If you are serious about securing Scottish independence, beware of passion. Beware of the unselfcritical and the impatient. Beware projection. Beware the thought that other people think as you think. Be suspicious of your motives. Test your claims. Follow the evidence.
Beware those who see the defeat of the Yes campaign as entirely the fault of other people. Beware those who point an accusing finger only at Project Fear and a biased media, and who have nothing to say about where Yes Scotland and the White Paper went wrong. Beware those who can't begin to understand why people voted No. Beware those who see the Scots as credulous, taken in, but now smarting from buyer's remorse. Beware those who believe it was only the Vow what won it.
Beware of those who behave like a drowning man, scrabbling for something -- anything -- to justify a second referendum. Beware of those who think they speak for a pro-indy majority which marches only in their imaginations. Beware of those who still refuse to recognise that only a single poll in the entire campaign ever put Yes - very marginally - ahead. Beware those who will not see that no poll has shown a sustained or substantial majority for independence since. If you seriously thought we were going to carry the day on the 18th of September, beware your own judgement. Have a healthy skepticism. Question the limits of your social circle. Learn its lessons.
Beware the activists who told you the Yes vote in their constituencies was all sewn up, and who stood, crestfallen, when dawn rose on the 19th of September, with their local campaign trailing miles behind. Beware those living in areas which voted Yes, who seem indifferent to the fact that the majority of the country did not. Beware those whose enthusiasm for a second indyref seems unconnected to any evidence that the campaign is actually winnable.
Beware those who see the 2015 election result as firing another starter's gun. Beware those who see the election of 56 SNP MPs as a referendum proxy. Beware those indifferent to the 160,000 lost votes separating the 2014 and 2015 results. Beware the self-deceptive logic of "one last heave". Beware those who want another referendum to recall a feeling, to recall hope, to recall purpose, but with no analysis of what went wrong, or what has changed. Beware old men in a hurry.
If you are serious about securing Scottish independence, you must beware all these things. If you are serious about accomplishing this task, you must beware squandering our best, last chance to realise it. You must have patience. A second referendum cannot be held to make people feel better. Too many generations of my family, and many families in this country, have campaigned for this old idea for it to be consigned under the sod forever in a doomed spasm of feeling unsupported by any analysis.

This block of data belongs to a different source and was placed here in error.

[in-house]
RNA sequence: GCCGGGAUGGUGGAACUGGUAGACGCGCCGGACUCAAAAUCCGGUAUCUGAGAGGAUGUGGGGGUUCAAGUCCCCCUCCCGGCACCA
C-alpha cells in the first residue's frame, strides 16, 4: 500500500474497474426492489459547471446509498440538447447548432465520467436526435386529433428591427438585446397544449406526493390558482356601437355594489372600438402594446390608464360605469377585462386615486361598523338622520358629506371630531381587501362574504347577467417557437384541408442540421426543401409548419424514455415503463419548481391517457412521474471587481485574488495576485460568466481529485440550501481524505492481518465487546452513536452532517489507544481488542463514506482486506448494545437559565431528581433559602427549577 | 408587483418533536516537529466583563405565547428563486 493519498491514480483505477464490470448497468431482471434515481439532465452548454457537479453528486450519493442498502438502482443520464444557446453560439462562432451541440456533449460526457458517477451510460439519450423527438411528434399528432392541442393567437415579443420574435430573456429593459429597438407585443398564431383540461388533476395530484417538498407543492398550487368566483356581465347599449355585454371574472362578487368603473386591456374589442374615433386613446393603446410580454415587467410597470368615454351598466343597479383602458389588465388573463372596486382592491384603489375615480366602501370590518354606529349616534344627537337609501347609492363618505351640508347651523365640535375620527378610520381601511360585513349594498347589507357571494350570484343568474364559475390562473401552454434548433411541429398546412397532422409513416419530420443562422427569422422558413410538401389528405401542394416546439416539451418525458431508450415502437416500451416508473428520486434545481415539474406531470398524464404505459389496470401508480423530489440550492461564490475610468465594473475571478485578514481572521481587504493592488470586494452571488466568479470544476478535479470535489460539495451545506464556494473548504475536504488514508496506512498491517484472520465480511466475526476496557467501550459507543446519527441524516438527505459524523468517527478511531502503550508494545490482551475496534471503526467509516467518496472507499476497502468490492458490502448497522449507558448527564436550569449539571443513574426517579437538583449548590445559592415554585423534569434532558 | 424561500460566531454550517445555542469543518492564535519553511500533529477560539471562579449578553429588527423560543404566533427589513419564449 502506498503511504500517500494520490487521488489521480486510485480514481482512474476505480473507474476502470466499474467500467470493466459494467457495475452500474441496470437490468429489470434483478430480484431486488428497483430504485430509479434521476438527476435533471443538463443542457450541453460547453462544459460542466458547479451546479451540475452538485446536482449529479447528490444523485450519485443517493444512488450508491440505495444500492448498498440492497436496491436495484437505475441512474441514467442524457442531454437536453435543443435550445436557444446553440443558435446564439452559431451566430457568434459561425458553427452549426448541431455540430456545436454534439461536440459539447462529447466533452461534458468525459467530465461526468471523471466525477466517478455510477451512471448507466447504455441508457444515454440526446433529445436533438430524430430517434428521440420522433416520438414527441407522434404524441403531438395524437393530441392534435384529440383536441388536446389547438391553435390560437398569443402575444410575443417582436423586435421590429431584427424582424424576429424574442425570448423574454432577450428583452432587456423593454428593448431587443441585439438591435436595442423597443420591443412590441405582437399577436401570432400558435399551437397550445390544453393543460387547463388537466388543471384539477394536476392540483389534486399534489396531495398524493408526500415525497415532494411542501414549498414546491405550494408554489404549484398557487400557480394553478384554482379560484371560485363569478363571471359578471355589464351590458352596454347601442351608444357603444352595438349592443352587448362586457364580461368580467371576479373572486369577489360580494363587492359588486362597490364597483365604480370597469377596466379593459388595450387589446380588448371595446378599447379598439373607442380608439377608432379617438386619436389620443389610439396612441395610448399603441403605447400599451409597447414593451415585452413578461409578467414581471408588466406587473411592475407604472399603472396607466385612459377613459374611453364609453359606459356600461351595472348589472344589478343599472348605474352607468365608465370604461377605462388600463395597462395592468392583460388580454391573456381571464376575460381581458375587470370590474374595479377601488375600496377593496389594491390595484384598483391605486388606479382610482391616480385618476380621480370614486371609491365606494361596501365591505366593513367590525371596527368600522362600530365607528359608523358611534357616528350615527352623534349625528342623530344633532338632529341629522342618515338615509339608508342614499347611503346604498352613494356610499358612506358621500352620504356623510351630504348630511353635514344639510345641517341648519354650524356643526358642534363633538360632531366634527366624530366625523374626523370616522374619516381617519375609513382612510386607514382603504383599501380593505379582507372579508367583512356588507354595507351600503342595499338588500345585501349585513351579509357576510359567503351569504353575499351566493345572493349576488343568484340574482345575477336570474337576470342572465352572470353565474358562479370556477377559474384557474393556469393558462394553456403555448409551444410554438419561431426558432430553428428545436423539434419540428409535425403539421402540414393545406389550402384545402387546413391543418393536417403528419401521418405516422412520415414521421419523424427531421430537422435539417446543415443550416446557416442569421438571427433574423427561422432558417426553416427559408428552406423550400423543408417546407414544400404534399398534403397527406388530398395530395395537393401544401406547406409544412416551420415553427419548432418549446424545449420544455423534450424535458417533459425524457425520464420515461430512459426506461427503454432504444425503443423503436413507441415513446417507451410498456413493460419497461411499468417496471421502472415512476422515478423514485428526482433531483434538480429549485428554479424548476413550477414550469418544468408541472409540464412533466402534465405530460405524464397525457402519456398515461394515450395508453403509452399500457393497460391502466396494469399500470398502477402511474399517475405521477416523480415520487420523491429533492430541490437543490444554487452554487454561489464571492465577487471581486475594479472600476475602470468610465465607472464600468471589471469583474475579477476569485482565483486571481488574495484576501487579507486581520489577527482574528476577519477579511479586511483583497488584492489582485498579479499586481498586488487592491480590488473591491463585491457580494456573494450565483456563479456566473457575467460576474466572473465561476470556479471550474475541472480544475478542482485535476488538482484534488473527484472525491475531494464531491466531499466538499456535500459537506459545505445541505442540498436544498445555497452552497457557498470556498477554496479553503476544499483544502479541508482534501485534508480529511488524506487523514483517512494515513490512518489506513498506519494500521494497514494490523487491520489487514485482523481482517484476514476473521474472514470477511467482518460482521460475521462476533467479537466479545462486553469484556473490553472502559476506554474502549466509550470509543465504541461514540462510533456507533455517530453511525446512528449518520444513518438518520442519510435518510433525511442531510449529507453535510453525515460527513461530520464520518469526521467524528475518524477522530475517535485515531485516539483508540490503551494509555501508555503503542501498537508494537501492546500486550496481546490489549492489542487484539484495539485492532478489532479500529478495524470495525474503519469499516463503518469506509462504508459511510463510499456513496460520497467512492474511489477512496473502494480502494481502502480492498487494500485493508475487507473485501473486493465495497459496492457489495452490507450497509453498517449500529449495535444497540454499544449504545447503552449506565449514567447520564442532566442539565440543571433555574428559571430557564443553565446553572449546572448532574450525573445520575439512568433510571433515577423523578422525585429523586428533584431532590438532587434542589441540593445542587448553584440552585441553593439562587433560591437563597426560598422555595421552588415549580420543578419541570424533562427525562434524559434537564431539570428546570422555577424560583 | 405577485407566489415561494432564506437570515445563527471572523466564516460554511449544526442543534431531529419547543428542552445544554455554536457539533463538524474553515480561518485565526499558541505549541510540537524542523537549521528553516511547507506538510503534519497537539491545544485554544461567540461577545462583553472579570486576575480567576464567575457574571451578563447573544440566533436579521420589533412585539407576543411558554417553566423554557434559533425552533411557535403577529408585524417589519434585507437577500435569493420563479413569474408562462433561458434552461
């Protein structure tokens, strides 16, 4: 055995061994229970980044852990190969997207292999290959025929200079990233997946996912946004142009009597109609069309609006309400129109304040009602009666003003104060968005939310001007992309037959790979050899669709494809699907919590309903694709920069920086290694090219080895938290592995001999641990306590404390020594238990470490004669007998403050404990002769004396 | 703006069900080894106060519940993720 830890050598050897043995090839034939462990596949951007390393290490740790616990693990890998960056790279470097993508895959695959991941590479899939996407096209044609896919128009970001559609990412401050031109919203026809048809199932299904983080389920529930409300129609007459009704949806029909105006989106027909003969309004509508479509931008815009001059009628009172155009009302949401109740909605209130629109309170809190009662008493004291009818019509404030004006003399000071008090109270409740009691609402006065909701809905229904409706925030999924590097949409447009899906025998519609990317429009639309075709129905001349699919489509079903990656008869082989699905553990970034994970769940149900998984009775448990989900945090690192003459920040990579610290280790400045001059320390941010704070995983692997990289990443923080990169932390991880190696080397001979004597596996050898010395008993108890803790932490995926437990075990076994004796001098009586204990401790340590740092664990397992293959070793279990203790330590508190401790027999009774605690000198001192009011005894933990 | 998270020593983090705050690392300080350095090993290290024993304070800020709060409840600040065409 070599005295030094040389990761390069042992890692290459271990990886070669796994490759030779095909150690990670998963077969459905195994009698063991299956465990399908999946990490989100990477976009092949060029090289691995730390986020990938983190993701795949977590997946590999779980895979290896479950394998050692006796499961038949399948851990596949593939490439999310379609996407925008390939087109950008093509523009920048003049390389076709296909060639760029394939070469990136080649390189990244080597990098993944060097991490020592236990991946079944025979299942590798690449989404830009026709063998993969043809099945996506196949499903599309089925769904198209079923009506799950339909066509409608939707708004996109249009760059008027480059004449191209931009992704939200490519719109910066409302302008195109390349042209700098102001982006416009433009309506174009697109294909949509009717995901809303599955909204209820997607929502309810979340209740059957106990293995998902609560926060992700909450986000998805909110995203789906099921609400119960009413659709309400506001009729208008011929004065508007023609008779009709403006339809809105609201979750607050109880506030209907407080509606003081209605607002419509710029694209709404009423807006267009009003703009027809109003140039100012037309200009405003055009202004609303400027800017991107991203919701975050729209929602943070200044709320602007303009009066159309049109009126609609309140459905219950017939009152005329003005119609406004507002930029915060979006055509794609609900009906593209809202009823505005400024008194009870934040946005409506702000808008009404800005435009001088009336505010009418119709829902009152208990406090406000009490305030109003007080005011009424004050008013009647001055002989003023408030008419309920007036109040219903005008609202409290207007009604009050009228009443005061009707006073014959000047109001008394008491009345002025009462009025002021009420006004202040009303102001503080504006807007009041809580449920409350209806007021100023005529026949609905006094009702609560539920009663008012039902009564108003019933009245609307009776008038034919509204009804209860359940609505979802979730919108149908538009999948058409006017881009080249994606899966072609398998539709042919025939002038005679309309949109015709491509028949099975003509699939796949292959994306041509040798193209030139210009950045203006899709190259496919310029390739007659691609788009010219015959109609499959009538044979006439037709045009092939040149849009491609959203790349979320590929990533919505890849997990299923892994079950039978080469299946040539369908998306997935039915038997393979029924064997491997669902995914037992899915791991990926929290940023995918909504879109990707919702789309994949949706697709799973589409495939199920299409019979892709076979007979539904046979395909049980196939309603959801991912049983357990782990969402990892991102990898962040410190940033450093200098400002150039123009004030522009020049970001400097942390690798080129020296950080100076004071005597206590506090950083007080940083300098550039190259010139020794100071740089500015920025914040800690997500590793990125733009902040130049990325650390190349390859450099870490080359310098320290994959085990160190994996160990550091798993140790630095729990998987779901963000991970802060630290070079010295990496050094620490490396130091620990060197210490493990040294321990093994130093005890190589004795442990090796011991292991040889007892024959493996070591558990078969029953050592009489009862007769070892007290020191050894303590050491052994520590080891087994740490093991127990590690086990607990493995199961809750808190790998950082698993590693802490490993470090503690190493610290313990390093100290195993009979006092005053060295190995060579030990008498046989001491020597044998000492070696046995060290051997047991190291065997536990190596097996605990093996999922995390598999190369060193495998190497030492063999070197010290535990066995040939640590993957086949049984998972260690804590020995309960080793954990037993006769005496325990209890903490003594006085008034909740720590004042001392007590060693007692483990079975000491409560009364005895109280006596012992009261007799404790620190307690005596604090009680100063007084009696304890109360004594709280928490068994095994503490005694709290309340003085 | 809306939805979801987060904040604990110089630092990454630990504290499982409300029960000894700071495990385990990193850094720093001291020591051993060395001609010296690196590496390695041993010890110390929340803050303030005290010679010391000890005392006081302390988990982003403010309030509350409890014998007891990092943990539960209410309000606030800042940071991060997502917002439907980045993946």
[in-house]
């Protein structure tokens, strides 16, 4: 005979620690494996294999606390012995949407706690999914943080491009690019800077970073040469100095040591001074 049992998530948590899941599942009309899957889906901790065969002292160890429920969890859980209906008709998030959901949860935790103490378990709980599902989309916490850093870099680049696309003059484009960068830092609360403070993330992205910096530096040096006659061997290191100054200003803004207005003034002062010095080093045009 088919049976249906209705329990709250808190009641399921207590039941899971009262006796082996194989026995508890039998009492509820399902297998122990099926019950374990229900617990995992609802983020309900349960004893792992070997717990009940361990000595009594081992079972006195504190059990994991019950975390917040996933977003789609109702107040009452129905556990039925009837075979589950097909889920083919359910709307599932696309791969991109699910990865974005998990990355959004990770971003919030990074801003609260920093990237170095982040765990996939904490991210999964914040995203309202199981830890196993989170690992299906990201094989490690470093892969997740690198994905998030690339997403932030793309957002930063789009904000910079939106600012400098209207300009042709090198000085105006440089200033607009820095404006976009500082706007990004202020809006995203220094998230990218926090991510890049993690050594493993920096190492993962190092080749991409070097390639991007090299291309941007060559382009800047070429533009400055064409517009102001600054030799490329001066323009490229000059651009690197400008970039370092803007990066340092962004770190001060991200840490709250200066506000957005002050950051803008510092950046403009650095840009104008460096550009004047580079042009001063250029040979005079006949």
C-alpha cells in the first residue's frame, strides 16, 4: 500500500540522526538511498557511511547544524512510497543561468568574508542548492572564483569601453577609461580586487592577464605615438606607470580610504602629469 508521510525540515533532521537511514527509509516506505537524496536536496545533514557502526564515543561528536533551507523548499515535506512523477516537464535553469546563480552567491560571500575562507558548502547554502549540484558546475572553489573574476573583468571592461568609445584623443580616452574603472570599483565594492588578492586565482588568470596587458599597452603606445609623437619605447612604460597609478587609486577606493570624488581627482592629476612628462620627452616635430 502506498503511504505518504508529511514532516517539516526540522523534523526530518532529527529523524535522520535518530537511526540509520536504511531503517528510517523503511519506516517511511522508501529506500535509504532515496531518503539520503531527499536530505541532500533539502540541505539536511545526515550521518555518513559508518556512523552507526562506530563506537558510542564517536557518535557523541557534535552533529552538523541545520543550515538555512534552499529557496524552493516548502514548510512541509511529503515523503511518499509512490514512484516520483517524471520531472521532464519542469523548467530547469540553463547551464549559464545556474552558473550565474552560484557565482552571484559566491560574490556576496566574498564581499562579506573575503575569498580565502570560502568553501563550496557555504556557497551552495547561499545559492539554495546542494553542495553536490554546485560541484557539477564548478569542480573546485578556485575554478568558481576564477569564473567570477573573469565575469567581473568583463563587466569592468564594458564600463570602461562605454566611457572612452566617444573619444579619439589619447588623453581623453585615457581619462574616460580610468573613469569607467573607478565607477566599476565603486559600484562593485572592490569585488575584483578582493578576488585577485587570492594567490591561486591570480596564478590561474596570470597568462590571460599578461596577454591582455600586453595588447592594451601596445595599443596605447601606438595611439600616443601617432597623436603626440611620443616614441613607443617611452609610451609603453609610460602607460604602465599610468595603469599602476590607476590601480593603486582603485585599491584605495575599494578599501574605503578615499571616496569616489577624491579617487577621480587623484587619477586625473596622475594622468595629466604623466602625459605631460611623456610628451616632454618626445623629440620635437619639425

There's no point in igniting a false hope - only to extinguish it forever. There is nothing noble about destroying the cause you care about through soft-headedness. I can understand your anger. I can understand your frustrations. I can understand the mounting despair you feel at this majority Tory government and its plans for the country. But sentimentality is self-indulgence. A second referendum cannot be for the true believers who are already on side, but must speak to those whose minds have changed, for those who can be persuaded. It cannot be an act of sheer frustration -- however understandable that feeling may be.
Nobody has even begun to explain to me what has changed since the autumn of last year to transform disaster into triumph. Nobody has explained how the generational gap has or could be addressed. Nobody has explained to me how the sceptical people of Clackmannanshire and Aberdeenshire and Inverness and Argyll have been won over. Nobody has produced, or can produce, any evidence of any kind that there has been a decisive shift in constitutional opinion.
My only operating principle here is this: if another independence referendum is to be held, it must be won. A second referendum must not be held unless it is clear that it is winnable. By all means - let's have a reasoned argument about strategy. About what to be about in the meanwhile. Through the encircling political gloom - there are reasons to be cheerful. The idea of Scottish independence is mainstream for the first time since 1707. The 2014 referendum campaign has not stabilised the Union. It has not provided a decisive answer to Scotland's separatists. The Smith Commission compromise and Mundell's Scotland Bill look incapable of doing so. The No campaign has not persuaded Scots that we are "better together" for the next ten years, or the next twenty or thirty years.
But cool your jets. It is time for hard heads. Time for reflection on what went right and what went wrong last September. My plea to you is this. Always demand evidence. Hold even the most sincere, the most touching and deeply-held emotional appeals in suspicion. Be critical. And always, always -- have patience.